Serving the society the new career option
With the increase in number of developmental organisations in our country, there is a vast scope for a career in social work, say NGO experts....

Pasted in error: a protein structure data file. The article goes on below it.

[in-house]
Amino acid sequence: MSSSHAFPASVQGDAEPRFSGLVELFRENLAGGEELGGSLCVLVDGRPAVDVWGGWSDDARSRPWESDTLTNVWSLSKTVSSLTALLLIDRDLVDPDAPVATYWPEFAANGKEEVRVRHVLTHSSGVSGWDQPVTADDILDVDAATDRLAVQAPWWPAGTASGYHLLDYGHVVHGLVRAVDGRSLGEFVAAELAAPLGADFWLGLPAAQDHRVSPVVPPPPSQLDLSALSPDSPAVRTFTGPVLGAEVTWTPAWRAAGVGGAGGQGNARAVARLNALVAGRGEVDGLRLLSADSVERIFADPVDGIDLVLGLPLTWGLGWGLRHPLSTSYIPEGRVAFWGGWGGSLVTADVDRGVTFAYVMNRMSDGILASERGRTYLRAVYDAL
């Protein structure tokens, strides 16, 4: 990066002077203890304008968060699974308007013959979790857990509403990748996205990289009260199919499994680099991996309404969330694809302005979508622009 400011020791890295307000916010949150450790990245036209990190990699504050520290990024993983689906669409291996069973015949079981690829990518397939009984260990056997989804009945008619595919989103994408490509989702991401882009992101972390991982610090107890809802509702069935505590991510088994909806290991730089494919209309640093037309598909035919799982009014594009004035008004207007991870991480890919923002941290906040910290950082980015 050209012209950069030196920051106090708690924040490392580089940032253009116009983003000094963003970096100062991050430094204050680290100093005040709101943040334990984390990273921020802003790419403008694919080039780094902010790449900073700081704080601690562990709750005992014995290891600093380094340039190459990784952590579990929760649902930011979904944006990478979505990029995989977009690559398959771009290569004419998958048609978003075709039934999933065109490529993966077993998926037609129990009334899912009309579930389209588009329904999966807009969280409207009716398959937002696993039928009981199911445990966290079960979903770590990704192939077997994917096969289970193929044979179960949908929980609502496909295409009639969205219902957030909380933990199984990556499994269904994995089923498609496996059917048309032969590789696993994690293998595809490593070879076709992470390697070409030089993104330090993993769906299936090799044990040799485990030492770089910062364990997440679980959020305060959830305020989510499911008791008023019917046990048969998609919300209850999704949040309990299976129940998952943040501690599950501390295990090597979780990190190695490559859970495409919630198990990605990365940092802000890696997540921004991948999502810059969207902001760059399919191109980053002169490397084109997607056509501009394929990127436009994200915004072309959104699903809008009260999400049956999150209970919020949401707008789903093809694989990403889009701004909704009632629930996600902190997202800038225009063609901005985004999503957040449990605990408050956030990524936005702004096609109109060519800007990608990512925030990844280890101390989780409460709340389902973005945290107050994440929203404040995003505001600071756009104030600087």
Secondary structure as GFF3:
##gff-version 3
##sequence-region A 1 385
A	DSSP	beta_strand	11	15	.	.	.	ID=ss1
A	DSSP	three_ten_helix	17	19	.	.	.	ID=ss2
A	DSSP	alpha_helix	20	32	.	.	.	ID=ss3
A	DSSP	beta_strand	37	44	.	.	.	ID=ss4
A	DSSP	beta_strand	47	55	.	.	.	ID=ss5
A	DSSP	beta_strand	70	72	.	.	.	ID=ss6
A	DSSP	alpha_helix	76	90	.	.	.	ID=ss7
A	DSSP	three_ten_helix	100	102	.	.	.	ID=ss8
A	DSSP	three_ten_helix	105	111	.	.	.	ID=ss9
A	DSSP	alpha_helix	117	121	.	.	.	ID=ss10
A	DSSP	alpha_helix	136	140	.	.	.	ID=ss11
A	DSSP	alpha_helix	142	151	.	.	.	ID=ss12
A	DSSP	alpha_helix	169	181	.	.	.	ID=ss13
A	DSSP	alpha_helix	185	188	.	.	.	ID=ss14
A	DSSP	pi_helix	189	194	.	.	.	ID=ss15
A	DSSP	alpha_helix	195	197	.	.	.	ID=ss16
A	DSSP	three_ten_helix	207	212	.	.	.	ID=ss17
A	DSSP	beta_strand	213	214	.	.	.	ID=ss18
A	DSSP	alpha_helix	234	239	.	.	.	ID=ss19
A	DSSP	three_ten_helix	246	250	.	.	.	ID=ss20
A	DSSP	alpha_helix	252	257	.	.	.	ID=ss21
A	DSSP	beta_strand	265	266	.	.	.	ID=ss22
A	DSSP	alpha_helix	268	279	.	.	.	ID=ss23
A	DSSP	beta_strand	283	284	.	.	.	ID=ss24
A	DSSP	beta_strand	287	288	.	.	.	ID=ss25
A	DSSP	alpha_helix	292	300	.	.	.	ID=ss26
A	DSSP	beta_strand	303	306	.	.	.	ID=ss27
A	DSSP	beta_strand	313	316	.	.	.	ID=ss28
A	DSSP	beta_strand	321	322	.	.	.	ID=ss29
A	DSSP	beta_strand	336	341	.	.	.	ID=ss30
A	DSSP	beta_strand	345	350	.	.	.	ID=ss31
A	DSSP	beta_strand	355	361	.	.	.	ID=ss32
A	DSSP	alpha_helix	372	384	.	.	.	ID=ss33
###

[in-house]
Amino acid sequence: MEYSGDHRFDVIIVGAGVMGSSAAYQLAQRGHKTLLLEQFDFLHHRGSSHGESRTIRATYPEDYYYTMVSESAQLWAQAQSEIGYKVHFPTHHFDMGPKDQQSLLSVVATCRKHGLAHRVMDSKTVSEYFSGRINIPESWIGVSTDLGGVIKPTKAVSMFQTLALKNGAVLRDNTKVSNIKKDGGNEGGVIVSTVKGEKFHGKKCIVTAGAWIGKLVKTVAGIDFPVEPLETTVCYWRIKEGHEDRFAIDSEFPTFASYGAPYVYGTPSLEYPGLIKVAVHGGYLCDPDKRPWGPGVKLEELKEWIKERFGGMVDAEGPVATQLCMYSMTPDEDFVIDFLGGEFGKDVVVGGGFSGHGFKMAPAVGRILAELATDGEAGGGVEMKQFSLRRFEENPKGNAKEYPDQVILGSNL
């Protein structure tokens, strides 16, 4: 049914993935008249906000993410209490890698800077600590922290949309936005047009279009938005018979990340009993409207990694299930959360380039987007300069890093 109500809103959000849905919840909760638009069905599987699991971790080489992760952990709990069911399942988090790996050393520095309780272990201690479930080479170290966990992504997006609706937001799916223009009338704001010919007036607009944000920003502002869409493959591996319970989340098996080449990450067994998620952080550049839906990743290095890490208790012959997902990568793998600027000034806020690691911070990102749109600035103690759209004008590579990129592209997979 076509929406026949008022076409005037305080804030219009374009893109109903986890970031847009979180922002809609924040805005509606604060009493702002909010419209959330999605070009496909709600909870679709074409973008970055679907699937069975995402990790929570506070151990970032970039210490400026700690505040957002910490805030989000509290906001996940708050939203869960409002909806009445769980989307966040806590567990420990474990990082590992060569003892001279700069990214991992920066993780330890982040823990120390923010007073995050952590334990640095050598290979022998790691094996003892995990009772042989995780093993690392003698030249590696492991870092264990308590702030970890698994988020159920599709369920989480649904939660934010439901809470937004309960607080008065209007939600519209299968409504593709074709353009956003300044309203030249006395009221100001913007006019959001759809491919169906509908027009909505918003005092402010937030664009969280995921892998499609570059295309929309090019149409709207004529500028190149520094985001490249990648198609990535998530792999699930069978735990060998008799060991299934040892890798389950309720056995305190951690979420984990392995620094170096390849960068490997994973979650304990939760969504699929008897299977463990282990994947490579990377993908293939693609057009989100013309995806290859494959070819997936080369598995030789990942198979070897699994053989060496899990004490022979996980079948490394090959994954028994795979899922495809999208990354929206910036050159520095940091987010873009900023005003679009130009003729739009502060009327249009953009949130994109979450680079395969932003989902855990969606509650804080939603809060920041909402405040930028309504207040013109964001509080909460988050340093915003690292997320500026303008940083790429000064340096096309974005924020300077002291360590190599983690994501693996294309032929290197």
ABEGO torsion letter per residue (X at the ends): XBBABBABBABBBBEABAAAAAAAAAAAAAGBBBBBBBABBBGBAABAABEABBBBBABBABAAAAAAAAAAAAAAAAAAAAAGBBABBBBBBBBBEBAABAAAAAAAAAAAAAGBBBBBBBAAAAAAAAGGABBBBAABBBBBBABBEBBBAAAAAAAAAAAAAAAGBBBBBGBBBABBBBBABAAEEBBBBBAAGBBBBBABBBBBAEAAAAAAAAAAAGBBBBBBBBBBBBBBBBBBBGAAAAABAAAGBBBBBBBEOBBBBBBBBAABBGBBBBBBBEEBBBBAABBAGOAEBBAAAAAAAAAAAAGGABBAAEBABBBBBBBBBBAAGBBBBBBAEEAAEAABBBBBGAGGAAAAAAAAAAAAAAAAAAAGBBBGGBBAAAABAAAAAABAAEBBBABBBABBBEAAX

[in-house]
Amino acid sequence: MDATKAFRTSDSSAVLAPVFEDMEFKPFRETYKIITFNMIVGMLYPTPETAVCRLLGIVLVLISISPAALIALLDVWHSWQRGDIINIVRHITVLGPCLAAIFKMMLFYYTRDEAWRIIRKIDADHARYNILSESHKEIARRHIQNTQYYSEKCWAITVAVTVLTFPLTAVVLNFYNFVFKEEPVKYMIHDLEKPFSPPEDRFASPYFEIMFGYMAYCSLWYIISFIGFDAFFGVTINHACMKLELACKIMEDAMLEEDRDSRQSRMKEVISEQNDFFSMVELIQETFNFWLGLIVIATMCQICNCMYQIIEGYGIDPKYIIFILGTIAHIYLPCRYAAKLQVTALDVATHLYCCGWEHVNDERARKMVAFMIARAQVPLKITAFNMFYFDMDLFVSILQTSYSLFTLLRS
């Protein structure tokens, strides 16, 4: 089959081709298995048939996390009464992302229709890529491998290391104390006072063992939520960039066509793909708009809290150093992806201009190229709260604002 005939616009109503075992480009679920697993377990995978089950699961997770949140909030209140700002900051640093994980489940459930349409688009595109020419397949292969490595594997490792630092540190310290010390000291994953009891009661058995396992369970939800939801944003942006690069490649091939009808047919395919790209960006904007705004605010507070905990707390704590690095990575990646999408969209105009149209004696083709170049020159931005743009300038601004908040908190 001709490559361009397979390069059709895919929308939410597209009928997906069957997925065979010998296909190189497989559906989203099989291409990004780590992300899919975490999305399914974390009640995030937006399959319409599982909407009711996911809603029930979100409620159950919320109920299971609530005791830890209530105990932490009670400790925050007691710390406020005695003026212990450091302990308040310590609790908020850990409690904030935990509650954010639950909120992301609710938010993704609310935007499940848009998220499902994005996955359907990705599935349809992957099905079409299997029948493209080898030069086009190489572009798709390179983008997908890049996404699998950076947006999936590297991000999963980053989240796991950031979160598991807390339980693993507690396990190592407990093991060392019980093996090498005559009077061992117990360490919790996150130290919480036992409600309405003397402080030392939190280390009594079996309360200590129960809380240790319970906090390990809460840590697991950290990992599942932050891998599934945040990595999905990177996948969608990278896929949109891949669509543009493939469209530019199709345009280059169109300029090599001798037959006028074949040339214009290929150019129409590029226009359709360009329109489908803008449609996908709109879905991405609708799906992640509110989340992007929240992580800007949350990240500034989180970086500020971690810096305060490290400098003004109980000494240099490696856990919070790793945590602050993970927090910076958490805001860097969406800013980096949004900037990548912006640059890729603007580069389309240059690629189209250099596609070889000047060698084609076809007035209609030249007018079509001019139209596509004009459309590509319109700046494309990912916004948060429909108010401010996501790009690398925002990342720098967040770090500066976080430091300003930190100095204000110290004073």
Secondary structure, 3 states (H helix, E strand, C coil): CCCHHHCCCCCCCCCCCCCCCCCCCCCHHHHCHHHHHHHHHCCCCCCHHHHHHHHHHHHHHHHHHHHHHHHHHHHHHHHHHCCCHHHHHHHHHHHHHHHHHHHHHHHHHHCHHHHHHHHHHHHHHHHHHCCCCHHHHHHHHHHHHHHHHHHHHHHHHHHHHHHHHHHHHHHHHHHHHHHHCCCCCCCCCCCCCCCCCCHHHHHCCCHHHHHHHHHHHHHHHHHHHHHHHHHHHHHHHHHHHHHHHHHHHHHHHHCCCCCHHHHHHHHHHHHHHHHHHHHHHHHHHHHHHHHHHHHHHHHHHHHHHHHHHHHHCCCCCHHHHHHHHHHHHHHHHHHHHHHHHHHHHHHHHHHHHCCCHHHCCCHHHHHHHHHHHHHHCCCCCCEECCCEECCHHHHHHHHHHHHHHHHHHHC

With the increase in number of developmental organisations in our country, there is a vast scope for a career in social work, say NGO experts. Interestingly, there is a huge demand for women professionals as they can relate and deal effectively with women and children sector Purnima Sriram We all want to serve the society. At the same time, we are greedy about earning a great salary. When something goes wrong at some place, be it a rape, disaster or any negligence by the government, we can find our Facebook walls flooded with posts expressing anger, frustration and sympathy. Is it just a post on the Facebook wall or are we really concerned about the society? If we really care, how about studying social welfare and work for an NGO? There is scope for students who think beyond sitting in a luxurious air-conditioned office, earning impressive salary and perks of going abroad on deputations. It also an employment option to the unemployed. "Social work has plenty of opportunities with corporate social responsibilities coming up in the line," says Newton Isaac, Director of Child Health, World Vision India. "Social work has two advantages. It adds meaning to life and at the same time gives recognition. The second is it that it gives one the opportunity to help the underprivileged and the needy. NGOs look for subject matter specialists in supply chain management, information technology, business management and entrepreneurship development. We don't just focus on helping people but also on multi sector approach to poverty. There is a huge demand for women professionals as they can relate and deal effectively with women and children sector," he adds. "Recently, the government of India came up with a deal on Corporate Social responsibility (CSR). The bill says that the profit-making organisations and companies should allocate two per cent of their profits to CSRs. Perhaps, the corporate and multinational companies will work on social works directly which means they are in dire need of social workers. I would suggest the students to take it up as a course as there is bright future towards it. A social worker typically begins with salary of around Rs 15,000. Those with the right skills can earn up to Rs 1 lakh depending upon the NGO, skills, responsibilities and seniority. For example, a senior communications specialist with expertise in a population or poverty stories can land a job with UNICEF, he/she can earn around 2000 to 3000 $ a month," he says. Dr P L Vishveshwar Rao, Former Principal of Arts College and Dean of Osmania University, says that in a country like India which is hugely populated with numerous problems, there is a bigger demand for social workers than engineers and management graduates. "Osmania University offers Master's degree in social work which is in demand too as there are many developmental government and non-governmental organisations. I strongly believe that they should start up with social work as a course at the under graduation level itself. I want under graduation colleges to establish BA in social work as a regular course," he opines. As we all know, villages are the backbone of the country. Like in human body, spine is the most sensitive part, if something goes wrong with it; we suffer. Likewise, villages are to be taken care of like our spine. Dr T Nagender Swami, Executive Director of the NGO ' Village in Partnership,' says, that NGO is a service-oriented work than profit-oriented. This is why not many opt for it. "Social work is now a profession. In the earlier generations, youngsters looked for three things - security, less work and more pay and also additional income in a job. The perspective has changed. Now, youngsters are keen on earning and creating urban life everywhere. They are neglecting villages and deserting them," he says. "I want to bring back the relevance of Mahatma Gandhi who had vision for this country. When I take in people for my NGO, I look for three things while hiring them for an NGO - the candidate's love and concern for the society; creativity and honesty. There are many universities offering courses in social work. I want the youngster to come forward and take up this course and serve the society," he adds.